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8 Ways to Tame Bladder Control Problems

By Rachel Reiff Ellis
WebMD Feature

Bladder control problems aren’t something people like to talk about, but many people have them. Millions of U.S. adults have overactive bladder (OAB). And many of them also deal with incontinence -- the loss of bladder control that leads to leaking.

“They might avoid participating in certain activities for fear they won’t be close to a bathroom and might have an accident,” says Margaret Mueller, MD, assistant professor at Northwestern University Feinberg School of Medicine. “Most commonly, I hear people say their bladder ‘rules their world.’"

Recommended Related to Urinary Incontinence/OAB

Hope for Overactive Bladder Problems

Lou Dunn is one of those women who's always on the go. The Pittsburgh mother and wife runs her own calligraphy business and usually has energy to burn. But for years, her active schedule was hampered by a serious downside. Nature called way too often. Like millions of others, Dunn suffers from overactive bladder, or OAB, in which the bladder wall muscle inappropriately contracts, causing the urge to urinate. The urge can be so strong and sudden that there is not enough time to get to a bathroom...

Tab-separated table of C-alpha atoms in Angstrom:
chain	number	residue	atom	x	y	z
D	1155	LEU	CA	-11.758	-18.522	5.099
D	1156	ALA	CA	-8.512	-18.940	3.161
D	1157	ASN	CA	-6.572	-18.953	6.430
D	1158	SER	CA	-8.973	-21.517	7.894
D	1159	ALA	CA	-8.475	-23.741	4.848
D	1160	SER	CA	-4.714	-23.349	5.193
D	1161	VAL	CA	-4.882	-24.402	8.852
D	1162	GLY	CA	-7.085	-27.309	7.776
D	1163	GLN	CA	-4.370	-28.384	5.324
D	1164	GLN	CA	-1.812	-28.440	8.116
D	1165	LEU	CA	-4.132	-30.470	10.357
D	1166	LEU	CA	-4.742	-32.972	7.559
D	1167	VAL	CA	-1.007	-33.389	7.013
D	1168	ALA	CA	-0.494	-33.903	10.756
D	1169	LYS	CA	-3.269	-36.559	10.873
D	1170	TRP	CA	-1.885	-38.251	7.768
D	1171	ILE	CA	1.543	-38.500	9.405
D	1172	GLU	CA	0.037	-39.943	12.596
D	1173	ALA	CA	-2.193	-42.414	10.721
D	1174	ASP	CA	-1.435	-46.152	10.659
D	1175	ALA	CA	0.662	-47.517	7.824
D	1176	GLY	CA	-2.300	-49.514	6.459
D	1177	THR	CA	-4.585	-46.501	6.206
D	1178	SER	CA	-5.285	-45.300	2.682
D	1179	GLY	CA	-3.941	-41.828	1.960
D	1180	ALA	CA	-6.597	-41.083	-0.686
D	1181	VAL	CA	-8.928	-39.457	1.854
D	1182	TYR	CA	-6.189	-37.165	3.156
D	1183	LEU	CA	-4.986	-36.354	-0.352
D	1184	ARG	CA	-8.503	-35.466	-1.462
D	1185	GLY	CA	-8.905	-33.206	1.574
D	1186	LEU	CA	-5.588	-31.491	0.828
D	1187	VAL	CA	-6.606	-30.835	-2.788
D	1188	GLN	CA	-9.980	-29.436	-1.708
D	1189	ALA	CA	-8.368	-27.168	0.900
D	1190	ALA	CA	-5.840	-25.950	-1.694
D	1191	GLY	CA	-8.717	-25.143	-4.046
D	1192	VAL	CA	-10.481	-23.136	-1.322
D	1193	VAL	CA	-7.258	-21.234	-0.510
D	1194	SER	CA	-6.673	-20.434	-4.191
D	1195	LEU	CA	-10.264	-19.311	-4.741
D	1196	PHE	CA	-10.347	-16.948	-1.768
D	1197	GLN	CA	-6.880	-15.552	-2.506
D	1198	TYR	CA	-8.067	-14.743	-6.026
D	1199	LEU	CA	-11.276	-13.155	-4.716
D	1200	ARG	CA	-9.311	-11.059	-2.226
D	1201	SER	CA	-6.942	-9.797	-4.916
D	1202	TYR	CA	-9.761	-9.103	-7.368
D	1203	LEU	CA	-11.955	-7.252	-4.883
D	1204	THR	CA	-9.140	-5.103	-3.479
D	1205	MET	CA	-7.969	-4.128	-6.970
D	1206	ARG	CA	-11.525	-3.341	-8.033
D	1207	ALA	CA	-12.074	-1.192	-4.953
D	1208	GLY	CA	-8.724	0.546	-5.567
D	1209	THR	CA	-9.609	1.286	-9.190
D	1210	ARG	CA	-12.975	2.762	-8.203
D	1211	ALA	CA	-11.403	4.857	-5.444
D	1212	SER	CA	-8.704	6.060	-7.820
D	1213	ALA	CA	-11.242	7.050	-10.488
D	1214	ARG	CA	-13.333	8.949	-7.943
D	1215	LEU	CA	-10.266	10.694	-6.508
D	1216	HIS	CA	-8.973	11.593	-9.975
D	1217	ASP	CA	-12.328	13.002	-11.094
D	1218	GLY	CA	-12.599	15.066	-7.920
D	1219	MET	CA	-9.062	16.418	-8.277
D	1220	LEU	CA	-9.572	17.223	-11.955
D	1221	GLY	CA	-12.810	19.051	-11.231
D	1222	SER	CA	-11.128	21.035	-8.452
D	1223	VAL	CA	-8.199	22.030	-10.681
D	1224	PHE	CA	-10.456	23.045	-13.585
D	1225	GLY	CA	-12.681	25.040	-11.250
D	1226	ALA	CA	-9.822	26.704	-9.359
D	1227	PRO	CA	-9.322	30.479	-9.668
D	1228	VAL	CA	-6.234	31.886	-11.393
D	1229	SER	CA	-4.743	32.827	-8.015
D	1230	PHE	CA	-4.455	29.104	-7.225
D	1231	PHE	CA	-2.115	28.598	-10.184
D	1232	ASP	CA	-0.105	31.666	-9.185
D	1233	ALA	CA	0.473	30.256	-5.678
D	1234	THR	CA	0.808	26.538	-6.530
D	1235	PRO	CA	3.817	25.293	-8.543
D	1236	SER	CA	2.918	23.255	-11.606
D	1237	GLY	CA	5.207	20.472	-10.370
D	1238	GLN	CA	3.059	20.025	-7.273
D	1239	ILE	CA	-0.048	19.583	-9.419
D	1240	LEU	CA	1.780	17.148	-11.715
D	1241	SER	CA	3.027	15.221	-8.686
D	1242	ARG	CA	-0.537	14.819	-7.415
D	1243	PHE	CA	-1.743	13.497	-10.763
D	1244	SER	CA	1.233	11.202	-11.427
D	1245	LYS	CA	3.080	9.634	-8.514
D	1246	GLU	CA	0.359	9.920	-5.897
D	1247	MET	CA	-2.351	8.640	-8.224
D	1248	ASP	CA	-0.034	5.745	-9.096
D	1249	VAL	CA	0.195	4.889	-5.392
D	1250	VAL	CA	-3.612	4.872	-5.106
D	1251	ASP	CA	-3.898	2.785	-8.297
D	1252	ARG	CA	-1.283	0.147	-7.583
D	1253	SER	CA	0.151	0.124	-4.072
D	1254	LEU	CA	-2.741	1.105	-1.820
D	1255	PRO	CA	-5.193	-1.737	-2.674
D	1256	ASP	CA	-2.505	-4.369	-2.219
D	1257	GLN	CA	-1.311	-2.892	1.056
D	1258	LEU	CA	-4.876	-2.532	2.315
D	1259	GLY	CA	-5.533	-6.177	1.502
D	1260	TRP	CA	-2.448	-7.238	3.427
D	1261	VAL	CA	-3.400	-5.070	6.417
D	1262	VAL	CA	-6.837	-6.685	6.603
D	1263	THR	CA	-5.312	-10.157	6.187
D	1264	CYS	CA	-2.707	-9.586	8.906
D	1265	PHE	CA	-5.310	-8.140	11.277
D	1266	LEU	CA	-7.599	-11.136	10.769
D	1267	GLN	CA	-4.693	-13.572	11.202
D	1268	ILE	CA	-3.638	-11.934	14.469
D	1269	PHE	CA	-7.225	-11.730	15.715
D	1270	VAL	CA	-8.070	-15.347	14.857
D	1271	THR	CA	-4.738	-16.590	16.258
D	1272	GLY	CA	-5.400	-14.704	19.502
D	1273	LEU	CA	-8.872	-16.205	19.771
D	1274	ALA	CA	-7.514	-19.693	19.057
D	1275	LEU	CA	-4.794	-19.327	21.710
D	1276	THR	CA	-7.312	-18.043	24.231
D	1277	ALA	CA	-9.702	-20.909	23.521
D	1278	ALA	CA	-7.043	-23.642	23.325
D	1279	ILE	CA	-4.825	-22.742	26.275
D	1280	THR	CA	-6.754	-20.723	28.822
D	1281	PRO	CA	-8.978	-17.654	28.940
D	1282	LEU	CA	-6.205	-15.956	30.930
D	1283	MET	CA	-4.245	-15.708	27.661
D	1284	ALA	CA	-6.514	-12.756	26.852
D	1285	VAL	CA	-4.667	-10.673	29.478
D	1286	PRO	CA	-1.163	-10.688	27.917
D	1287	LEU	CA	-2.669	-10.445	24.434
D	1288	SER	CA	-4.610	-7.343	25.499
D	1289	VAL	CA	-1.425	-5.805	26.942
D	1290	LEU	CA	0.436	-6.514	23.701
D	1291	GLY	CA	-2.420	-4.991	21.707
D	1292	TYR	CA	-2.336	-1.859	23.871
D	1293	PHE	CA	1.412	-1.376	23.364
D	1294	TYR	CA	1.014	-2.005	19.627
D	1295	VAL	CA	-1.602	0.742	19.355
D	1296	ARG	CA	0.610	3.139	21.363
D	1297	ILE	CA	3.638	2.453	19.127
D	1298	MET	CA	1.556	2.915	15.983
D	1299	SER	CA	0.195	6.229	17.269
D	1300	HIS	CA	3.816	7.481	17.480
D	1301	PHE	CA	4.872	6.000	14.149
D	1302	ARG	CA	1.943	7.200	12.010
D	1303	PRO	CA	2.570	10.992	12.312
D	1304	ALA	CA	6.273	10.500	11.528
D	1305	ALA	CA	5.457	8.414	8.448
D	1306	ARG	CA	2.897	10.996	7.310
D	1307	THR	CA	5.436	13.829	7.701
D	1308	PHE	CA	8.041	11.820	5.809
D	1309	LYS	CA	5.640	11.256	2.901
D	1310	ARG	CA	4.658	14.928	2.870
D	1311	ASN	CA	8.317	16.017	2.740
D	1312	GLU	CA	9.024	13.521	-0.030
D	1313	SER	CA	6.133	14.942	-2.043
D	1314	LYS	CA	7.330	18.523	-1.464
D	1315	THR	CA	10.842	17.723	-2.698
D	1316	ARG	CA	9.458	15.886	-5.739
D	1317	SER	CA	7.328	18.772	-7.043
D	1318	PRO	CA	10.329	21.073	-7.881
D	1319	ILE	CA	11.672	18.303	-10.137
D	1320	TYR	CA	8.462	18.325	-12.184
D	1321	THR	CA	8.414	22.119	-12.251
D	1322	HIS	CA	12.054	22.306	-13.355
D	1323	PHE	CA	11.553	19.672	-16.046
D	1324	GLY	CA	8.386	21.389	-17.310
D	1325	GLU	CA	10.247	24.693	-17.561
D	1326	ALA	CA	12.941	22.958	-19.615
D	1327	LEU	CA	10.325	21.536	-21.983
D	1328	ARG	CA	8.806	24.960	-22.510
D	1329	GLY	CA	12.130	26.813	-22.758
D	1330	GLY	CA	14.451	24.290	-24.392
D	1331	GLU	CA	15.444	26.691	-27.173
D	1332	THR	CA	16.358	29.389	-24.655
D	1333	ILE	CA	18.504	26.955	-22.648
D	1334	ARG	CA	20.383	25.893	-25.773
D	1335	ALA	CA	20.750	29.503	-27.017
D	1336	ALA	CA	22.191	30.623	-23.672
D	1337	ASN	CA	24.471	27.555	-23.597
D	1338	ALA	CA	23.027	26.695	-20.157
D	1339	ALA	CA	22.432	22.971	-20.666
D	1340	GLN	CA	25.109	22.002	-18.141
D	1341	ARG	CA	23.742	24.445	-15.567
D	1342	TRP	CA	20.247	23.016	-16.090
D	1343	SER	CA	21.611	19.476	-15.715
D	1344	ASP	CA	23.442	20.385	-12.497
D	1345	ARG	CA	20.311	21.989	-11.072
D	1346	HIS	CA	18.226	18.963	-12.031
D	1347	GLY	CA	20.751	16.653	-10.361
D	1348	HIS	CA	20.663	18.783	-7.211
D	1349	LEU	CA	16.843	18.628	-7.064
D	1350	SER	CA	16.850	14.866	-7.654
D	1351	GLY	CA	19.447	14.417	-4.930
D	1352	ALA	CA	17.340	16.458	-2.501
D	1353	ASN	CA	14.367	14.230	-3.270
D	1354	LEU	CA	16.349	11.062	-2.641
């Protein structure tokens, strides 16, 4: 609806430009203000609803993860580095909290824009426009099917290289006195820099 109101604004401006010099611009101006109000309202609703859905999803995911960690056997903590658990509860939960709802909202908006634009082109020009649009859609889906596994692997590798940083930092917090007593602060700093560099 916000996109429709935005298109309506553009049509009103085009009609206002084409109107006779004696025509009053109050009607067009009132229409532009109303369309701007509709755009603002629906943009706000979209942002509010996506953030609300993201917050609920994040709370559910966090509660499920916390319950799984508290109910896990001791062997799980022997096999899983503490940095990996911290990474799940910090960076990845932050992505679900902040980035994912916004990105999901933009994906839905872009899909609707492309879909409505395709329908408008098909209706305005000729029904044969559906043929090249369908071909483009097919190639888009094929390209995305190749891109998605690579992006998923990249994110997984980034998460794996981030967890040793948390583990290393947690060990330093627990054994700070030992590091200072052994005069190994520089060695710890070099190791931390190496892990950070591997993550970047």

Read the Hope for Overactive Bladder Problems article > >

Take back control with these steps:

1. Take note.

Keep a diary of how often you’re going to the bathroom and everything you’re eating and drinking. Record what time of day you go the most. This information will help you and your doctor get a better picture of what’s going on.

2. Watch your water.

Too much water can make bladder problems worse. But drinking too little can dehydrate you, and that can irritate your bladder. You need to find the right amount for you. It’s different for everyone, but most people need about 48 ounces a day. “I tell patients that they should have at least some yellow in their urine,” says Margie Kahn, MD, associate clinical professor of urology at Tulane School of Medicine.

3. Retrain your bladder.

“Bladder retraining involves learning to ‘hold on’ longer and longer,” Kahn says. Pick a set amount of time to wait between bathroom trips, and then gradually increase it. Slowly, your bladder can learn to hold more urine.

4. Drop a few pounds.

Carrying extra weight puts added pressure on your bladder. Losing weight eases the load on your bladder and the muscles surrounding it.

5. Exercises may help you.

Kegel exercises -- flexing and releasing your pelvic muscles -- can help you hold pee in your bladder longer. But they’re not for everyone. “Sometimes the pelvic floor muscles aren’t weak, in fact, they are just the opposite,” Mueller says. If that’s the case, she says, Kegels could make your bladder problems worse. So check with your doctor first.

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